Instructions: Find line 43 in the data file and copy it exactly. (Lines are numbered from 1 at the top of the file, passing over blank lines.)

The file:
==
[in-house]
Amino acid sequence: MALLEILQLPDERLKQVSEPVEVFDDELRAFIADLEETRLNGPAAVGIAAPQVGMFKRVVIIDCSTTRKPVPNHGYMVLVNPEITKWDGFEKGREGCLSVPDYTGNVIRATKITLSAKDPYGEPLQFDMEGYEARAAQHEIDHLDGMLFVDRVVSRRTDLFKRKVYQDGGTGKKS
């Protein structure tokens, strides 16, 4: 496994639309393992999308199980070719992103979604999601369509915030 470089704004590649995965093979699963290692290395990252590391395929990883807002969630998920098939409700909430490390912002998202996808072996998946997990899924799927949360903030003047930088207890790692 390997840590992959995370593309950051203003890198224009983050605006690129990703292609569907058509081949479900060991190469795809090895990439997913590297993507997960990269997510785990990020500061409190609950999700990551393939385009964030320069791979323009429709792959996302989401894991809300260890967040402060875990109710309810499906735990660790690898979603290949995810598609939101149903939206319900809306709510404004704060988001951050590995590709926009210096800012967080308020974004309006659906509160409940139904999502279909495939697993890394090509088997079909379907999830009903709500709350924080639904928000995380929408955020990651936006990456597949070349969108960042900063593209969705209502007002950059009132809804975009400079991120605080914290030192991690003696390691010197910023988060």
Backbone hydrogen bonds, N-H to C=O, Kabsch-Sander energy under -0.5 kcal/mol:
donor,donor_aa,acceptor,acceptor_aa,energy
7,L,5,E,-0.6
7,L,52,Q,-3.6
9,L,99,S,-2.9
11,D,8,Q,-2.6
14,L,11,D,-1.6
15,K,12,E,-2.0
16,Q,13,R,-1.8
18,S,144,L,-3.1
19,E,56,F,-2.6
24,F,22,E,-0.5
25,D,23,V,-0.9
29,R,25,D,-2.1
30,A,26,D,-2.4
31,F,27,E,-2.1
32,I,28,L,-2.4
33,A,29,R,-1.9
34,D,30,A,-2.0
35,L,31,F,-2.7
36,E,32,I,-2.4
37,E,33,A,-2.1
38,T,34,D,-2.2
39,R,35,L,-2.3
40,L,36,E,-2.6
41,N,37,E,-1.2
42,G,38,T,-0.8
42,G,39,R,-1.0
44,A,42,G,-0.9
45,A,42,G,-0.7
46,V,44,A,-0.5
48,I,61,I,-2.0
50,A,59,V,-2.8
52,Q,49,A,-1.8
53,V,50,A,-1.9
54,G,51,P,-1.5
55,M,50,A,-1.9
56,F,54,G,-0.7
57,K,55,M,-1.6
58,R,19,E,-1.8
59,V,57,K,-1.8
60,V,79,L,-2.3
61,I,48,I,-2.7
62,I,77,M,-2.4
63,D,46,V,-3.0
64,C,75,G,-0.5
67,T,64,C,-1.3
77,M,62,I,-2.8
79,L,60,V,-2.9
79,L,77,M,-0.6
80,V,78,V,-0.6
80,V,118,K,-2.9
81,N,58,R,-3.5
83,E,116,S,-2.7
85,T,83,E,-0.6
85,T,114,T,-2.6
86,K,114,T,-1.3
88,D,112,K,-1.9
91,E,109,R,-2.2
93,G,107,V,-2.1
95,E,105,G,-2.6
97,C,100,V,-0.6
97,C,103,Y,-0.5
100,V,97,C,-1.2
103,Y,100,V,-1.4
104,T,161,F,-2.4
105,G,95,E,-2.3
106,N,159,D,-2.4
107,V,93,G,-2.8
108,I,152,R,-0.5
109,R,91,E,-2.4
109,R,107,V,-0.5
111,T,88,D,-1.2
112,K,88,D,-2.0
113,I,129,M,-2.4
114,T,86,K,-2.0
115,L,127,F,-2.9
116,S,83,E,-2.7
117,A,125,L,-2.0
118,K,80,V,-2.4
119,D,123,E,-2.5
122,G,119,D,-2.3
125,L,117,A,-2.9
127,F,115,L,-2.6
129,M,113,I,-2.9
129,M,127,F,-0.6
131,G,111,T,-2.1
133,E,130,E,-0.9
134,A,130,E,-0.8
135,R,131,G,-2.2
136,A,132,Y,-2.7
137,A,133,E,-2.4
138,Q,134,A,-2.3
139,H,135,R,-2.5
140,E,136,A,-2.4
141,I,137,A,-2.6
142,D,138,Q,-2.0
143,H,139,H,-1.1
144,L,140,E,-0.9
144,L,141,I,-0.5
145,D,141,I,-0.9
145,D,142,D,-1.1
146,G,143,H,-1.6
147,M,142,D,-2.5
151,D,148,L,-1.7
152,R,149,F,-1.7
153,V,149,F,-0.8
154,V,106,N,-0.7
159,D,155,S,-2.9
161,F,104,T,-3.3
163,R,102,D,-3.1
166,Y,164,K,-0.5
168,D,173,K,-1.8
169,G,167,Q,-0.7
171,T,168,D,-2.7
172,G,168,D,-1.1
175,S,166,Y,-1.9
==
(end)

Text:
58,R,19,E,-1.8